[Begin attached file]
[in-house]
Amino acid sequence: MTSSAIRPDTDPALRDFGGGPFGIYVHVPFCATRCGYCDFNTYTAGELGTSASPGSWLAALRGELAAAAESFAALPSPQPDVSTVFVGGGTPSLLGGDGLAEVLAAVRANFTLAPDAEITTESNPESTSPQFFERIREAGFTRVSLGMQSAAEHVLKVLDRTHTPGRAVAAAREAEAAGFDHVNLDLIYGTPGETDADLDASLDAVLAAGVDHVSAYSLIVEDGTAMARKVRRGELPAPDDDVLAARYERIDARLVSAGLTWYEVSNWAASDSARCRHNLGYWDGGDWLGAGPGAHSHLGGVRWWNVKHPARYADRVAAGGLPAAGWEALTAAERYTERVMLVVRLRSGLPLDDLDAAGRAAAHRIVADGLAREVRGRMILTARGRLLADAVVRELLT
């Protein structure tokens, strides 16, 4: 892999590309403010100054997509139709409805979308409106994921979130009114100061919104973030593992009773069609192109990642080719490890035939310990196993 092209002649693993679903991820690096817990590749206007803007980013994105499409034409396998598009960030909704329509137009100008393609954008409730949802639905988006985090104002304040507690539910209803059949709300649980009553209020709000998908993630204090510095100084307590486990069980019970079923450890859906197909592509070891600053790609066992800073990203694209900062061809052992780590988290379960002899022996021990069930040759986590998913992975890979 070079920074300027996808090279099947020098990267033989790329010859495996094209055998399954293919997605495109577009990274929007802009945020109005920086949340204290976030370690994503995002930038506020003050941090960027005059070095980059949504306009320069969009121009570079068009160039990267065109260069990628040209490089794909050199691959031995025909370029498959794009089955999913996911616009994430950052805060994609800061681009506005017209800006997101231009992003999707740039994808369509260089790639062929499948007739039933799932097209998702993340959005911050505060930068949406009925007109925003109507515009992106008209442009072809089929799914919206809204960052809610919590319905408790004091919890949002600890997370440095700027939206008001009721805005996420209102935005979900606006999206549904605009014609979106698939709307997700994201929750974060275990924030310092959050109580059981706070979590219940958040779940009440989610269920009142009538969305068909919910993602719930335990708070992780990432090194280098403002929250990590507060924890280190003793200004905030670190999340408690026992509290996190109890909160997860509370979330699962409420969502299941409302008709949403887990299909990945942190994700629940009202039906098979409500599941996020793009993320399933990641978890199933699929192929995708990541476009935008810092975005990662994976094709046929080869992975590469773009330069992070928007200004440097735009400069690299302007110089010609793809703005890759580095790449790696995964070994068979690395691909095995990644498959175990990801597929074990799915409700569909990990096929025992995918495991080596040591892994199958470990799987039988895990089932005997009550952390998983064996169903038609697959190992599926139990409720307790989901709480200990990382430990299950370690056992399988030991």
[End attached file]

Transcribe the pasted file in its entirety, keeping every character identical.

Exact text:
[in-house]
Amino acid sequence: MTSSAIRPDTDPALRDFGGGPFGIYVHVPFCATRCGYCDFNTYTAGELGTSASPGSWLAALRGELAAAAESFAALPSPQPDVSTVFVGGGTPSLLGGDGLAEVLAAVRANFTLAPDAEITTESNPESTSPQFFERIREAGFTRVSLGMQSAAEHVLKVLDRTHTPGRAVAAAREAEAAGFDHVNLDLIYGTPGETDADLDASLDAVLAAGVDHVSAYSLIVEDGTAMARKVRRGELPAPDDDVLAARYERIDARLVSAGLTWYEVSNWAASDSARCRHNLGYWDGGDWLGAGPGAHSHLGGVRWWNVKHPARYADRVAAGGLPAAGWEALTAAERYTERVMLVVRLRSGLPLDDLDAAGRAAAHRIVADGLAREVRGRMILTARGRLLADAVVRELLT
């Protein structure tokens, strides 16, 4: 892999590309403010100054997509139709409805979308409106994921979130009114100061919104973030593992009773069609192109990642080719490890035939310990196993 092209002649693993679903991820690096817990590749206007803007980013994105499409034409396998598009960030909704329509137009100008393609954008409730949802639905988006985090104002304040507690539910209803059949709300649980009553209020709000998908993630204090510095100084307590486990069980019970079923450890859906197909592509070891600053790609066992800073990203694209900062061809052992780590988290379960002899022996021990069930040759986590998913992975890979 070079920074300027996808090279099947020098990267033989790329010859495996094209055998399954293919997605495109577009990274929007802009945020109005920086949340204290976030370690994503995002930038506020003050941090960027005059070095980059949504306009320069969009121009570079068009160039990267065109260069990628040209490089794909050199691959031995025909370029498959794009089955999913996911616009994430950052805060994609800061681009506005017209800006997101231009992003999707740039994808369509260089790639062929499948007739039933799932097209998702993340959005911050505060930068949406009925007109925003109507515009992106008209442009072809089929799914919206809204960052809610919590319905408790004091919890949002600890997370440095700027939206008001009721805005996420209102935005979900606006999206549904605009014609979106698939709307997700994201929750974060275990924030310092959050109580059981706070979590219940958040779940009440989610269920009142009538969305068909919910993602719930335990708070992780990432090194280098403002929250990590507060924890280190003793200004905030670190999340408690026992509290996190109890909160997860509370979330699962409420969502299941409302008709949403887990299909990945942190994700629940009202039906098979409500599941996020793009993320399933990641978890199933699929192929995708990541476009935008810092975005990662994976094709046929080869992975590469773009330069992070928007200004440097735009400069690299302007110089010609793809703005890759580095790449790696995964070994068979690395691909095995990644498959175990990801597929074990799915409700569909990990096929025992995918495991080596040591892994199958470990799987039988895990089932005997009550952390998983064996169903038609697959190992599926139990409720307790989901709480200990990382430990299950370690056992399988030991």